Identifying deadlock objects when not collecting callstacks

For some applications, the overhead of collecting callstacks for every synchronization call is too much – it either causes the application to run too slowly or prevents the race condition that causes the deadlock from occuring. In these situations, Thread Validator can be configured to execute without collecting any callstack information for the synchronization calls related to critical sections and WaitForXXX() calls.

Thread Validator will continue to detect deadlocks and other threading errors. Having detected such an error, how can you identify the object which caused the error without a callstack? This tutorial covers this topic.

First we must configure Thread Validator appropriately.

  • Switch to Intermediate Mode or Expert Mode. Using the Configure menu, choose the User Interface Mode… option. When the user interface mode dialog is displayed, select the Expert radio box and click OK.
  • Turn off callstack collection. Open the settings dialog by clicking on the tools icon on the toolbar.
    Thread Validator settings toolbar
    On the Collect tab deselect the options relating to callstacks.
    Thread Validator no-callstack settings
  • Turn off out of order error detection.
    On the Detect tab deselect the Out of order critical sections error detection.
    Thread Validator no-callstack settings
  • Turn on waitable handle collection and synchronization collection.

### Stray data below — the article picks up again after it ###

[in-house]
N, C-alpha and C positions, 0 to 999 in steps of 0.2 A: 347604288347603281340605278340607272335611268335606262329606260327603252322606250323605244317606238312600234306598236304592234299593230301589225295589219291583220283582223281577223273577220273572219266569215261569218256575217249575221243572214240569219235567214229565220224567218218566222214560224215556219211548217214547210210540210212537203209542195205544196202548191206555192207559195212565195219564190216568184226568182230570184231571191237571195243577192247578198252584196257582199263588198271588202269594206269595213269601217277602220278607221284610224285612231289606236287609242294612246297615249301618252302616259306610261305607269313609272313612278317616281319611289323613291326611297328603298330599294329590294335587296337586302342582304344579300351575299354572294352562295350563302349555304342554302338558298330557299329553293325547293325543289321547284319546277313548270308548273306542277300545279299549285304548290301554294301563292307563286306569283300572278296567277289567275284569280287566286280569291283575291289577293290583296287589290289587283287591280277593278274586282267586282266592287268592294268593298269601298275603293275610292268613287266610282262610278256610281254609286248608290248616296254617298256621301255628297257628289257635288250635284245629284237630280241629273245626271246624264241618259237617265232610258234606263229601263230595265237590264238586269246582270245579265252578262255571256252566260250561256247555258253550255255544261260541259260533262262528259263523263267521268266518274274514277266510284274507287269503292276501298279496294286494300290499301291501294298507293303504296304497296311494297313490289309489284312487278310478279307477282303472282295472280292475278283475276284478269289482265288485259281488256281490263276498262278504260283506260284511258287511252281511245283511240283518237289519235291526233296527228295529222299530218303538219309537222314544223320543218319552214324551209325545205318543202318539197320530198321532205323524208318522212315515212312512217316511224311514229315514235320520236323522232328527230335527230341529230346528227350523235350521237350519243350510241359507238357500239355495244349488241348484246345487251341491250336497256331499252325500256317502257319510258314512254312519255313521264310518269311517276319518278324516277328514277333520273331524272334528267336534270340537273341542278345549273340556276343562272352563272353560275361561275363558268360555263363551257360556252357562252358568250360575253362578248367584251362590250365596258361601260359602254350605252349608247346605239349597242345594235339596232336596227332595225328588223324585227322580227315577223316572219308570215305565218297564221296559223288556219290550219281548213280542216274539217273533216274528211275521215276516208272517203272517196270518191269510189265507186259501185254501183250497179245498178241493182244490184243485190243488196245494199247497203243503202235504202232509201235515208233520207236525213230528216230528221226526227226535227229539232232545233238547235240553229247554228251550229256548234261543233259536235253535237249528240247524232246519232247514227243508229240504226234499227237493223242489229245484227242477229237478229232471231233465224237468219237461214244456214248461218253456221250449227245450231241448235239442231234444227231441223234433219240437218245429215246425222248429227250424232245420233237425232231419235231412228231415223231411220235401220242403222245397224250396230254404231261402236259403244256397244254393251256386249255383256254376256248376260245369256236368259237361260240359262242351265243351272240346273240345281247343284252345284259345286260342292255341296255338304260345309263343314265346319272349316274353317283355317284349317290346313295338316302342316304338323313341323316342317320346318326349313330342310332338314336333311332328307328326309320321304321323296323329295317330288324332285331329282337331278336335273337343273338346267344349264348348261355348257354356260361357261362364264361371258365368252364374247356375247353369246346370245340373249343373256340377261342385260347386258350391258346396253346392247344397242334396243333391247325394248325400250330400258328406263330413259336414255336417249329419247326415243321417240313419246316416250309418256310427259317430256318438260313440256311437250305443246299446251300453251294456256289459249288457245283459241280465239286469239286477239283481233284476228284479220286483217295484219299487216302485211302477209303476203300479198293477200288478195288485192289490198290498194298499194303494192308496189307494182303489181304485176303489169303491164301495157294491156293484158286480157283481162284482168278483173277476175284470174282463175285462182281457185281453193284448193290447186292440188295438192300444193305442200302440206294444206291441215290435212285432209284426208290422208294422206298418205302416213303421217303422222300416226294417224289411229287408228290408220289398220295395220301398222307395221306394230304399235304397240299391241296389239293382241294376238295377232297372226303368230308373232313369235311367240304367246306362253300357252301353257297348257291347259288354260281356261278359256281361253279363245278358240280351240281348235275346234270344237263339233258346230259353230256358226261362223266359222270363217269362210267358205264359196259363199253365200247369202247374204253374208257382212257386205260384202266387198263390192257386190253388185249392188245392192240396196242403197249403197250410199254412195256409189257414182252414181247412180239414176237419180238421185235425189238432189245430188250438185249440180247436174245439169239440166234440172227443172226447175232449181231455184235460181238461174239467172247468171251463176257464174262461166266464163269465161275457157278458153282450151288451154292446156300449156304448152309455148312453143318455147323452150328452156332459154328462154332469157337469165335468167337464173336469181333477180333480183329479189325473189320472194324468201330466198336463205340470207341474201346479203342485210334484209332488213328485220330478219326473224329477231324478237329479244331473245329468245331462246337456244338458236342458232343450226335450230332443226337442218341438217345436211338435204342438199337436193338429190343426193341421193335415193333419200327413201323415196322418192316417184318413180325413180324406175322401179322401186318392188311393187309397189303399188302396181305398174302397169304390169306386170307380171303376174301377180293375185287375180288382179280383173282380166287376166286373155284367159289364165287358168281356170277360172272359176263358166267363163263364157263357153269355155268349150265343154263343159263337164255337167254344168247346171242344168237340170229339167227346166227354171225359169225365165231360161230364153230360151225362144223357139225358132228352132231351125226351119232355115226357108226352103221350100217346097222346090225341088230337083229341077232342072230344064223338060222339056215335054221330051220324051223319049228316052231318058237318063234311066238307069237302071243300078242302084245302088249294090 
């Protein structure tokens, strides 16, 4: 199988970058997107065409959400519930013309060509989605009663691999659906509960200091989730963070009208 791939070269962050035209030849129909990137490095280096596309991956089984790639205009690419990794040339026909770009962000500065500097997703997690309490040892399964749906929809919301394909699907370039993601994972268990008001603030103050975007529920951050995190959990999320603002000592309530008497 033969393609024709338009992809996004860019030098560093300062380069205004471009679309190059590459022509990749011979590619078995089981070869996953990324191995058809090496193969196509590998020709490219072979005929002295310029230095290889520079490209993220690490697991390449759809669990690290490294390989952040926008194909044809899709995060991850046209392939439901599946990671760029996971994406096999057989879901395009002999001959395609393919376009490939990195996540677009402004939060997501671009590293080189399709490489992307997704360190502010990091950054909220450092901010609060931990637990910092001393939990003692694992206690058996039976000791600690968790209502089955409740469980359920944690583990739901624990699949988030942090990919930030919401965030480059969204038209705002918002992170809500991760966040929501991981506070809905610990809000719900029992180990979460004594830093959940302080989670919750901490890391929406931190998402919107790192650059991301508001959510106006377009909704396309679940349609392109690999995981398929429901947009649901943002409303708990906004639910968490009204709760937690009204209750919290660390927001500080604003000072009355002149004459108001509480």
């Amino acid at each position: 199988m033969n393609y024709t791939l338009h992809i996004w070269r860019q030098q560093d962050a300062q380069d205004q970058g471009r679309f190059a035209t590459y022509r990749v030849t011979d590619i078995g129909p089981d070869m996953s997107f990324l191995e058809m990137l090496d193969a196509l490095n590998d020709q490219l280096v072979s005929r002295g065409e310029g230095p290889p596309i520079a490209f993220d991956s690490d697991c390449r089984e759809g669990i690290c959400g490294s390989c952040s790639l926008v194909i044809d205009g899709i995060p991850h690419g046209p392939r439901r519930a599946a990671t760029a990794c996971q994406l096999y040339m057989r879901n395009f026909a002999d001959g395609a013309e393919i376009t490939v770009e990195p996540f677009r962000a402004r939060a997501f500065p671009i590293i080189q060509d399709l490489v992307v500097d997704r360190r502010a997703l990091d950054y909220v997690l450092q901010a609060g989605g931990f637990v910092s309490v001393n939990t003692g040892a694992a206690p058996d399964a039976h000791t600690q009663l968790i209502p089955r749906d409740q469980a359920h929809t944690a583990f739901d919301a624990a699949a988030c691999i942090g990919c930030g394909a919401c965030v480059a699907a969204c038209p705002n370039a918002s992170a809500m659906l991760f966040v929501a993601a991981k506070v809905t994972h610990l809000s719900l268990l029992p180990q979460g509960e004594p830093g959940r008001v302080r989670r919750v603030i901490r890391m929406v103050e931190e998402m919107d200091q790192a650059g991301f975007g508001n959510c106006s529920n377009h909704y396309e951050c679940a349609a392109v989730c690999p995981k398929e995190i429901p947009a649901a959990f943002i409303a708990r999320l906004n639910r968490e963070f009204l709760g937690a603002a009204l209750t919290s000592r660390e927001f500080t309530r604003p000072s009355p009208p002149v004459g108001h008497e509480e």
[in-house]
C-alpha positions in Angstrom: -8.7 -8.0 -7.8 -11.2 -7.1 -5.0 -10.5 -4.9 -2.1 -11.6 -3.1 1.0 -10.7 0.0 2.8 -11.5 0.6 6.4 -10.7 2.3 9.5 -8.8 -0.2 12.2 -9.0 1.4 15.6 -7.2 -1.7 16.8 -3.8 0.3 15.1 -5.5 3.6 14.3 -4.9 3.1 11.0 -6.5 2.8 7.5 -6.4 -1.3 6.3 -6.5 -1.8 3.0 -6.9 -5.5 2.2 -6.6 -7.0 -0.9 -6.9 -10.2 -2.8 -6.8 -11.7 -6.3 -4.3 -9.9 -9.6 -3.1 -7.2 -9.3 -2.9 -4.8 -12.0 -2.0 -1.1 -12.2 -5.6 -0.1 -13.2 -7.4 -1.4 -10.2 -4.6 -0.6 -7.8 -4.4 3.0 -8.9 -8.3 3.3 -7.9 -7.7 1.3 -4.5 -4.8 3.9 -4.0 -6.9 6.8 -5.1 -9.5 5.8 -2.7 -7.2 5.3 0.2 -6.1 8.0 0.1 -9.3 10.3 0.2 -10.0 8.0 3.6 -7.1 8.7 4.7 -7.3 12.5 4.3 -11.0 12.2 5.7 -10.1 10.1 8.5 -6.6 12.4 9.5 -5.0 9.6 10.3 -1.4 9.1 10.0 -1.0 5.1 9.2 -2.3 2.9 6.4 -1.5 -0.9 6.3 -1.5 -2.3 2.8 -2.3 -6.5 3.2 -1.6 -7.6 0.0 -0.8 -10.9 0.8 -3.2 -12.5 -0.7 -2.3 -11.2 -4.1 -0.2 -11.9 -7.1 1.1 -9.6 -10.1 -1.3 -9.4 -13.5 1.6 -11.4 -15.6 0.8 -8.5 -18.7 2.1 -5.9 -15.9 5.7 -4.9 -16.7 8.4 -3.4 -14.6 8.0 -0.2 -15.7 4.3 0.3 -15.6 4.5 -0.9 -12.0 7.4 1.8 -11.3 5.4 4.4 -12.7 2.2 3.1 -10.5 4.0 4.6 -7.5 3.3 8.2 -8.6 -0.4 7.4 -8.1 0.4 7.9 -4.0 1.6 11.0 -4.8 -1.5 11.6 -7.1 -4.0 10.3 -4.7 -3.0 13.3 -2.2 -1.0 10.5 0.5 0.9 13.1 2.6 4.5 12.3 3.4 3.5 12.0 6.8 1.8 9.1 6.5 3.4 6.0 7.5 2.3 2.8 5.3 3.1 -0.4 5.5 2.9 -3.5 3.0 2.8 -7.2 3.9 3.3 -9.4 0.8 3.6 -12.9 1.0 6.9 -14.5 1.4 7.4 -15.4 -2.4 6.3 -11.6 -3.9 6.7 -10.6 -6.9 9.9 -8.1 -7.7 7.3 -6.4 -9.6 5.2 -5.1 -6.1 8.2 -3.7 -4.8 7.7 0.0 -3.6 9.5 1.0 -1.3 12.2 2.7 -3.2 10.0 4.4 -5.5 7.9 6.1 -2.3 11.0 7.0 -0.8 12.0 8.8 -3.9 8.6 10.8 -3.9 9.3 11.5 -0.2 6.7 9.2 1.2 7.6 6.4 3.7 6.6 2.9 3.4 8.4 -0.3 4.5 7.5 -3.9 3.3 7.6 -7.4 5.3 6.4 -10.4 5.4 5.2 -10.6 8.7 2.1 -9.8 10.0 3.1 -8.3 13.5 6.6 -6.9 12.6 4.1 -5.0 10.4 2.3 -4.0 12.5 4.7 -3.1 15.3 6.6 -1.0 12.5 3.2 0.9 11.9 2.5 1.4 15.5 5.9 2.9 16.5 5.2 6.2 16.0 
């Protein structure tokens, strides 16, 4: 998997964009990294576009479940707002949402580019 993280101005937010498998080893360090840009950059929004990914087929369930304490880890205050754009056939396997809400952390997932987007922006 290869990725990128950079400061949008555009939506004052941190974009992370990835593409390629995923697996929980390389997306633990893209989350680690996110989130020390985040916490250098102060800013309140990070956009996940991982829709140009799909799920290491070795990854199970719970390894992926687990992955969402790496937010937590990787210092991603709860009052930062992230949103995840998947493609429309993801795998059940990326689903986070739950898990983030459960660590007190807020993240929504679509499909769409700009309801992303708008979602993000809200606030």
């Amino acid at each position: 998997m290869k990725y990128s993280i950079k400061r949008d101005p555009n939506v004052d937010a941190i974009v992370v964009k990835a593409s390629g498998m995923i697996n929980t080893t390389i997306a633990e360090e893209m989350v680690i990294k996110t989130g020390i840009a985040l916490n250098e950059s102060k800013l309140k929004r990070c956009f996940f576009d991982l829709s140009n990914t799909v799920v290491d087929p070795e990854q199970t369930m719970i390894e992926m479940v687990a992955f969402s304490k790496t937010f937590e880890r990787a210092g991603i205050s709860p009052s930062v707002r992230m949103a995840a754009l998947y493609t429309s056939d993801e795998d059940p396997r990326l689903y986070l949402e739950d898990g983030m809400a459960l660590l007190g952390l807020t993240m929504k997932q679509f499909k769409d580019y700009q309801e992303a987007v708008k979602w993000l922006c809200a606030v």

On the Hook Insertion tab select the Functions allocating waitable handles and select the other items shown in the image below.
    Thread Validator no-callstack settingsThis last option will allow the use of the Active Objects tab and the Query menu to find more information about a synchronization object when a critical section is found that appears to have a threading error.
  • Click OK to accept these settings changes.

Now that Thread Validator is correctly configured for this task, we can start the examples.

Example 1

  • Launch the sample application. Click on the re-launch icon on the toolbar.
    Thread Validator relaunch icon
  • The previously launched application is started.
  • From the Test menu, choose the Potential deadlock 3 threads.
  • Examining the Locks tab, Per Thread Locks tab and Current Locks tab we can see the two deadlocked critical sections. Querying the entries on any tab shows that the critical sections do not have any callstacks associcated with them (the Show Callstack… entry on the context menu is disabled).
  • To get an idea where in the application the critical section is located we note the address of the critical section. Examining the Locks tab
    Thread Validator no-callstack locks
    we determine that the two critical sections have these addresses:
    0x00291a74
    0x00219aa4
  • On the Active Objects tab, click the Refresh button. A list of all critical section initialization calls (and other data) is displayed. Search the list for the addresses 0x00291a74 and 0x00219aa4. In this example, each critical section has been explicitly initialised (as can be seen in the images below).
    Thread Validator no-callstack callstack
    Thread Validator no-callstack callstack